A painting by French artist Paul Gauguin broke the record for most expensive work of art ever sold at the weekend. As a Swiss gallery prepares to wave it off to a new home, David Pollard asks if the art market can sustain the current level of investor interest?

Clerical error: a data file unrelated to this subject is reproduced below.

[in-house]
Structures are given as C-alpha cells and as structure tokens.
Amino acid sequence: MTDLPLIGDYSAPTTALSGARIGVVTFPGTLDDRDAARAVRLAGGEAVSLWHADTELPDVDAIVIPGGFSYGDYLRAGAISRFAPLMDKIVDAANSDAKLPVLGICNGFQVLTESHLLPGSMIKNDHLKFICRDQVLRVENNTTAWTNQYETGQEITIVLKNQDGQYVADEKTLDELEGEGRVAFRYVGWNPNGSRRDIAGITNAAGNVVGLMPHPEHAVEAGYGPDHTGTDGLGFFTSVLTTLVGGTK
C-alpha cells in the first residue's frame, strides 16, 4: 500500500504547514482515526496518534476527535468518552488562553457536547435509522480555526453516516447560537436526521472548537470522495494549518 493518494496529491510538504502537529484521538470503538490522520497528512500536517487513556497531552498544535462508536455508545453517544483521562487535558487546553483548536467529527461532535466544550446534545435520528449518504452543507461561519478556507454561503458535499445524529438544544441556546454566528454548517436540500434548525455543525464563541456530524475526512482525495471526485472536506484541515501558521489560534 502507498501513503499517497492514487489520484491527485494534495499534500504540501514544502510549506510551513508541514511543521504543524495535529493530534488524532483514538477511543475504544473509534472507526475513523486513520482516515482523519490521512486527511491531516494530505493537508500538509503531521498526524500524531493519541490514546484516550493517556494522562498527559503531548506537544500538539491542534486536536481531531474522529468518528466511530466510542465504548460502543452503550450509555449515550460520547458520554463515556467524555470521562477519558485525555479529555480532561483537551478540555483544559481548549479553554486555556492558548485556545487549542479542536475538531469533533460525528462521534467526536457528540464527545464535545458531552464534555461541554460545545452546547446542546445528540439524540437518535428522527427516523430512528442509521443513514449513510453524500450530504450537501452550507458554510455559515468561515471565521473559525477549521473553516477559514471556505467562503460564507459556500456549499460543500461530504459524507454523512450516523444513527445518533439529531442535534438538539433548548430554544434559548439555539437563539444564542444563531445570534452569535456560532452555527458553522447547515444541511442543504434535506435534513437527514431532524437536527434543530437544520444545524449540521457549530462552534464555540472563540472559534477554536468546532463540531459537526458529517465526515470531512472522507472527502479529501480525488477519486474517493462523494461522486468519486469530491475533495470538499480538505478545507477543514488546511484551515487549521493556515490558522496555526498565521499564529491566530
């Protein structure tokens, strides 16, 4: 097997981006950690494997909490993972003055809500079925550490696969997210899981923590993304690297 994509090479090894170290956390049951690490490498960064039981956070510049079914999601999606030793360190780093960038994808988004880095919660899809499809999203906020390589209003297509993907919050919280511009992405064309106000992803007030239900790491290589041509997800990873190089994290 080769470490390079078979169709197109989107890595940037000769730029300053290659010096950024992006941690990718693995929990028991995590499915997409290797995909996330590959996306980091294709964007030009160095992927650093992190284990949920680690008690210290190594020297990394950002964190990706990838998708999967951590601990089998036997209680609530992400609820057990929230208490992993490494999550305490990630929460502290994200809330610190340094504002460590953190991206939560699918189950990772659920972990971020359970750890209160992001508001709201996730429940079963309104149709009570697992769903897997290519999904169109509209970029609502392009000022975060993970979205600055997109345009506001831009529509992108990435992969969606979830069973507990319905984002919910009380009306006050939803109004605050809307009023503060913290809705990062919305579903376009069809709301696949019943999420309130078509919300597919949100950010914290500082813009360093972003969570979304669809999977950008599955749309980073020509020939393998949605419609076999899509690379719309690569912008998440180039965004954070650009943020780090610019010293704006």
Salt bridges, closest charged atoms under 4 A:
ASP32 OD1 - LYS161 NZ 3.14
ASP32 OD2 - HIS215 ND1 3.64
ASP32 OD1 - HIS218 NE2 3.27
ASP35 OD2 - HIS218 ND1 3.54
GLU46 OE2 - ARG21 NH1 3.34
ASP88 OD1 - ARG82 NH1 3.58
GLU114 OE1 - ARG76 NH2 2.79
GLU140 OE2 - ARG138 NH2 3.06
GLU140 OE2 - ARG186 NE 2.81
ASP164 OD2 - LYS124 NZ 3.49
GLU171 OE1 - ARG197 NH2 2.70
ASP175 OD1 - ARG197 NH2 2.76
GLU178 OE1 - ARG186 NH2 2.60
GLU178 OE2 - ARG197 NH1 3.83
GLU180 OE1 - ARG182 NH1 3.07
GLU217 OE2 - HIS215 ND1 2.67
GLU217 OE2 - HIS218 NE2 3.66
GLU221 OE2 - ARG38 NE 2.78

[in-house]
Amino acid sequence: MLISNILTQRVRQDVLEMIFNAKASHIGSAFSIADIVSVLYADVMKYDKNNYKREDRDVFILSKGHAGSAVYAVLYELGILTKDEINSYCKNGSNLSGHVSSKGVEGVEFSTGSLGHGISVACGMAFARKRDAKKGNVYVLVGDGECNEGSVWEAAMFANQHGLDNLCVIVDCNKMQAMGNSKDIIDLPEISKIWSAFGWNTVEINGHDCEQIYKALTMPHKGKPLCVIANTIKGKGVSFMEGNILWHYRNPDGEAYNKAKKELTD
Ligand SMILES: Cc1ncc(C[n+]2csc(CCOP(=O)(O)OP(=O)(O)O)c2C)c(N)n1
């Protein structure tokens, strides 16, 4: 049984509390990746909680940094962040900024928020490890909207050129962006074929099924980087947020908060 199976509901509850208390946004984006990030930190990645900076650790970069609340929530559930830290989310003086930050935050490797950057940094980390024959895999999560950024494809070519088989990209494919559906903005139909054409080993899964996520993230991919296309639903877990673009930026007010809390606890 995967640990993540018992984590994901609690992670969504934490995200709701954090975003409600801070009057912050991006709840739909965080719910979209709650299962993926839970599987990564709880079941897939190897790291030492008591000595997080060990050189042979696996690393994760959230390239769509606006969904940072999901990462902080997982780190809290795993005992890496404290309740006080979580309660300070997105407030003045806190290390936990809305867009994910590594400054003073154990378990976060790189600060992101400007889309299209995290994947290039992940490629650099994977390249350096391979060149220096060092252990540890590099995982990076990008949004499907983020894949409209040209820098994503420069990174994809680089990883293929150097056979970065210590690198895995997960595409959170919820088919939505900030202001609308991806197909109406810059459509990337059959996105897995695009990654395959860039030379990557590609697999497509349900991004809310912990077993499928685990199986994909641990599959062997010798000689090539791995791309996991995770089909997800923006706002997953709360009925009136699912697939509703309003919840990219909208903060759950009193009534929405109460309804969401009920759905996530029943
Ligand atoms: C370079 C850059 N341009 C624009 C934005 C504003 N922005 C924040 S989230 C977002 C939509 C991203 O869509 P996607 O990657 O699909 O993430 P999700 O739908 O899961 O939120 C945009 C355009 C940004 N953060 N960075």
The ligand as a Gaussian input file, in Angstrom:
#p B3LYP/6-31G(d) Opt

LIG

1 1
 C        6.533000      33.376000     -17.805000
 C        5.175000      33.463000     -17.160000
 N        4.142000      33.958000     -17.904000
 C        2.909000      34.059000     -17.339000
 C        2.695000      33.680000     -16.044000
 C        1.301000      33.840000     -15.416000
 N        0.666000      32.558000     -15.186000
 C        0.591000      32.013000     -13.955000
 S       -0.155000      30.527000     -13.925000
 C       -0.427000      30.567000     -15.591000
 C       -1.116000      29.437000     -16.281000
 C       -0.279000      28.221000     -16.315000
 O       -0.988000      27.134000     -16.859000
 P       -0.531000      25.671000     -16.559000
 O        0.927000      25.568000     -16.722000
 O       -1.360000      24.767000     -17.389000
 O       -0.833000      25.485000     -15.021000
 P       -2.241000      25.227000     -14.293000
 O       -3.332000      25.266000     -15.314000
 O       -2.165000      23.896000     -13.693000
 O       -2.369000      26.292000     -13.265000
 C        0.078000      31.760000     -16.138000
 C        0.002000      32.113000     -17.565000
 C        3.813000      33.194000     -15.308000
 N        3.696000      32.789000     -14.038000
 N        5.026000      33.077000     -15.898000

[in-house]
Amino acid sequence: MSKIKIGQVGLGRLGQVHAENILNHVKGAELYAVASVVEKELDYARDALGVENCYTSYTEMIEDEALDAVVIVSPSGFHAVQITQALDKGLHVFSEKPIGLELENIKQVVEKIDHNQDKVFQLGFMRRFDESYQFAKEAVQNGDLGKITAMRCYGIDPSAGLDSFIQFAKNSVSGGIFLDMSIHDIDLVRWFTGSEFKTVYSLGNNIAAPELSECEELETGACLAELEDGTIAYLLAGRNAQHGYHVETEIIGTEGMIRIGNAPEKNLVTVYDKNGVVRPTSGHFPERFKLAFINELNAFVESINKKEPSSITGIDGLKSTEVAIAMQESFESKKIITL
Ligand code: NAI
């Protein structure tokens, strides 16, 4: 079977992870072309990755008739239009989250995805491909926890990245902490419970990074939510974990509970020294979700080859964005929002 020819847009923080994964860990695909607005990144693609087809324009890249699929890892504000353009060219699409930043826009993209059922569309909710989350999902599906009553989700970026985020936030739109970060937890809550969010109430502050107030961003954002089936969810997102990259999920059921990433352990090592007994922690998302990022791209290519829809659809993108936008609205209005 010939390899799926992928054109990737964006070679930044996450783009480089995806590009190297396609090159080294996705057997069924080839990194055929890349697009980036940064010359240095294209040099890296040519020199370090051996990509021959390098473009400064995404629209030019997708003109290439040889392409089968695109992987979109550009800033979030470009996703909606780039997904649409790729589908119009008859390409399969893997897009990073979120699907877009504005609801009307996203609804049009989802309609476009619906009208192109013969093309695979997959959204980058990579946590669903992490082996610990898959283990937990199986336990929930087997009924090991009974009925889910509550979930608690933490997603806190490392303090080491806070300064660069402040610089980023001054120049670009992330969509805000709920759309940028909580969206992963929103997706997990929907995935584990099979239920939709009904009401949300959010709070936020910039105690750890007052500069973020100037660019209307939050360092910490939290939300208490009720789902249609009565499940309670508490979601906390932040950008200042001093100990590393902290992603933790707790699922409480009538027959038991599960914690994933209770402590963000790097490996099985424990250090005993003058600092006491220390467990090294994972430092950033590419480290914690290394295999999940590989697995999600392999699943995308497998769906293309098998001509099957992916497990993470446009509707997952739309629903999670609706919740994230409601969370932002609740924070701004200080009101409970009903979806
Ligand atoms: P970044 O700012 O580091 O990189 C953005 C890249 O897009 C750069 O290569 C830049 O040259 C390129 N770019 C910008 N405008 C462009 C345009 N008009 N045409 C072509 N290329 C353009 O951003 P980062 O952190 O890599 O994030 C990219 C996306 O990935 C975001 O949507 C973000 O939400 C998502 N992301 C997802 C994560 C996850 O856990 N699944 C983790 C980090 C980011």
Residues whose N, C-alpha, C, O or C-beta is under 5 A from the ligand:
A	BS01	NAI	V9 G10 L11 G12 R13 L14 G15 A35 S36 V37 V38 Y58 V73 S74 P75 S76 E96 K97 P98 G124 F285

Visitors to a Swiss art gallery say their fond farewells. To a long-time resident - now global star. Gauguin's masterpiece When Will You Marry is moving on to shows in Madrid and Washington. Then on to a new owner for an estimated 300 million dollars. Its fans say it'll be a sore loss. SOUNDBITE (English) SWISS VISITOR, MARTIN BROWNE, SAYING: "It is a wonderful painting. It's very poignant.'' Paul Gauguin was a one-time stockbroker who gave it all up to paint. And travel: most notably to Polynesia, no doubt lured by sun, sea and the other pleasures of island life. He might be staggered that something he created 120 years ago in, who knows, just a few hours, is now the most valuable art work in the world. Qatar is thought to be the buyer in a recent private sale. Even if not, there are queues of others willing to part with huge sums, says art investment expert Philip Hoffman of the Fine Art Fund Group. SOUNDBITE (English) PHILIP HOFFMAN, CHIEF EXECUTIVE, THE FINE ART FUND GROUP, SAYING: ''You'll see records being broken every week in the art market because there's a fascinated audience out there who want to own rare art. And it's not just about Mr Big in Brazil who wants to have his ill-gotten gains, it's not about that at all. It's about major collectors.'' Big money for big name art isn't new. Andy Warhol's Triple Elvis and Four Marlons stole the headlines when they helped Christies to an 850 million dollar art auction last November. Cezanne's The Card Players previously held the record for a single painting - it sold for a reported quarter of a billion dollars in 2011 - also to a buyer in Qatar. Hyped-up valuations, say cynics - or could they just be the start? SOUNDBITE (English) PHILIP HOFFMAN, CHIEF EXECUTIVE, THE FINE ART FUND GROUP, SAYING: ''There is a huge tsunami of money coming towards the art market ... The total market transactions are about 68 billion dollars per year - which is tiny compared to the capital and liquidity out there. And I see a wave of money coming towards the art market that we've never seen before - and I think that's going to grow for the next five or ten years.'' So if you're a low-key investor with, say, a modest million or two to spend, how do you get in to the market? With care, says Hoffman. SOUNDBITE (English) PHILIP HOFFMAN, CHIEF EXECUTIVE, THE FINE ART FUND GROUP, SAYING: ''You've got to be super-well advised. As an amateur, don't touch it. Go in with some experts.'' At the other end of the market, look out for the next record to smash. It would have to be one of the biggest names of all, says Hoffman - something like the Mona Lisa. But if it went on sale today, he says, it could make headlines as the art world's first billion-dollar babe.